You may have noticed that there is no song for 2020. I have plenty of new music to listen to, including Bob Dylan, Dua Lipa, Lindsay Ell, Tennille Townes and I’mm excited to hear the new Alanis Morrisette and Kathleen Edwards, so the 2020 song is yet to be determined. It could be a song that took me completely off guard as Olivia Lunny did last year.

All my songs from 1960 to 2019 will be put into a playlist on Spotify, follow me there if you would like to follow and listen to that playlist. 

I appreciate the likes and comments from last week’s post, I hope you enjoy this post as much.  Thank you for letting me share these musical moments in my life. 

Rob

Thank you for reading this post; to catch all my posts and be notified as new ones come up please follow me on WordPress.  I can be found on Twitter @robertdekker & @RedHrtBlueSign and on Facebook at https://www.facebook.com/rob.dekker.54.  If you prefer email, please contact me at rdmedia@bell.net

60 Years On, Music of My Life 1

Some milestones just scare the crap out of you!  30, 40, and even 50 didn’t worry me but 60, oh my!  While I wonder if this birthday will be the birthday where in my head I feel the age my birth certificate says I am, I know I can look back at the last 60 years and know that there has been so much music that I have loved!

I remember riding my bike in ’75 at the age of 15 and singing “Someone Saved my Life Tonight” out loud.  People hearing me as I rode past might have thought they should call for help or ignore crazy kid.  It never occurred to me what others may have thought when I did that because it was such joy to be able to it!  Even today I’ll close my eyes, listen to John Mayer’s live version of “Slow Dancing in a Burning Room” and imagine trading guitar licks with my nephew Brad (who is a very good guitar player) in my brother’s backyard.

Elton John’s Greatest Hits

Music has always been a constant in my life, from my first vinyl; Elton John’s Greatest Hits in 1974  (thanks for the BEST Christmas present that year Mom and Dad) to the latest purchase; Lindsay Ell’s new album “Heart Theory” (which will be arriving in the mail next week).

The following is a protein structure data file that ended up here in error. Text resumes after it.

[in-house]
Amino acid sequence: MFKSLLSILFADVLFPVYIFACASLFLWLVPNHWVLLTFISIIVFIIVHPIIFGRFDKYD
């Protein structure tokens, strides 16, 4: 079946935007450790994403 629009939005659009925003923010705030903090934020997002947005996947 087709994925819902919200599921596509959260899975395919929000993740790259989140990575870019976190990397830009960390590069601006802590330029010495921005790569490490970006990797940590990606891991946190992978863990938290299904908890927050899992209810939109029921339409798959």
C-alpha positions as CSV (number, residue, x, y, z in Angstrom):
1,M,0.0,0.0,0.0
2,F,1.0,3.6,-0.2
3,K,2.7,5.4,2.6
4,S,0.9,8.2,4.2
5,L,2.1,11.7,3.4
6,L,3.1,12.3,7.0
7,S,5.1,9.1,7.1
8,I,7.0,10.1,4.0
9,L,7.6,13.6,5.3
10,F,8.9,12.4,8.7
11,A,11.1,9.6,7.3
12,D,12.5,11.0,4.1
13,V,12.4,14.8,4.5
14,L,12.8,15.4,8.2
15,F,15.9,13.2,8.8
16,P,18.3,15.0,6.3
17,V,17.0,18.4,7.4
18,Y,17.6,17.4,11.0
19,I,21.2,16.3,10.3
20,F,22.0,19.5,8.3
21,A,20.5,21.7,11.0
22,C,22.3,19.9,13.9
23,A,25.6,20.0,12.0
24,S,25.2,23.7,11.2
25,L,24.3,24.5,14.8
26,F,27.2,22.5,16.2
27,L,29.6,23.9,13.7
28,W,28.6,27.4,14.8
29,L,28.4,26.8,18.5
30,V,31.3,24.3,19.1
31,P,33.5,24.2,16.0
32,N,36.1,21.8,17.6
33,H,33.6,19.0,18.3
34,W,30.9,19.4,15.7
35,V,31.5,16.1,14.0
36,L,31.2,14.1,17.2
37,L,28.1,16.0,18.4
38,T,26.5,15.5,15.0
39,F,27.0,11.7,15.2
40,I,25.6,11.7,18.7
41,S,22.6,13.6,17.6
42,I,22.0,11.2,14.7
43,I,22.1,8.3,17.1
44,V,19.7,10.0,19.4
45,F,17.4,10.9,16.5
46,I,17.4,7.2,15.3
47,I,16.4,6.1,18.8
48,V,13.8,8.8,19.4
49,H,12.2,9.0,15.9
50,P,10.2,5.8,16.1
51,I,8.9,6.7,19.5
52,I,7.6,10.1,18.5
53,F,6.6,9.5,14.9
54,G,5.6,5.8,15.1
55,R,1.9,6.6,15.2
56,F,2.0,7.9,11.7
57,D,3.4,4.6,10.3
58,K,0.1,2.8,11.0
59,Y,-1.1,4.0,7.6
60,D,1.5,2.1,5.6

Another piece of evidence that music has been part of me is that I have years of the weekly 1050 Chum Charts cut out and filed away.  I also have CFTR 600 music charts and years of the annual music charts published by radio stations in newspapers at year end.  I would go on a hunt on December 30th, 31st and January 1st looking for these charts. It still saddens me that these charts are no longer published, to be kept as mementos of the past year. Sometimes going digital just sucks!

Kasey Musgraves – Golden Hour

I’ve decided to create my “life playlist’ with my favourite song for each year from 1960 to 2020.  My methodology was simple, using the number of plays on my iTunes library the song with the highest number of listens determined the song for that year.  As an example, my song for 2018 is Kasey Musgrave’s “Slowburn” from the Album “Golden Hour”.  I’ve listened to that song 110 times since it I bought it.  In fact that album is my favourite of that year with other songs from it “Butterflies” (73 listens) and “Space Cowboy” (71) getting the 2nd and third listens for that year.  Kasey also took the #4 song of that year with her version of Elton John’s “Roy Rogers” from the Elton John ‘Restoration’ compilation having 65 listens.

Putting this together, there were some years where I didn’t have any song in my digital library, there were 8 years like that.  I researched the top songs of those years and just picked my favourite. It is not very scienttific, but it works. My starting point is September 5, my birthday and by default I put the #1 song on the Billboard chart on that day in 1960.  The song is “Walk don’t Run” by The Ventures. 

Today I’m giving you the first 30 years in music; next, I’ll post the following 29 years and my song for 2020.

YearSongArtist
1960Walk, Don’t RunThe Ventures (#1 September 5, 1960)
1961Shop AroundThe Miracles
1962Hey! BabyBruce Channel
1963P.S. I Love YouThe Beatles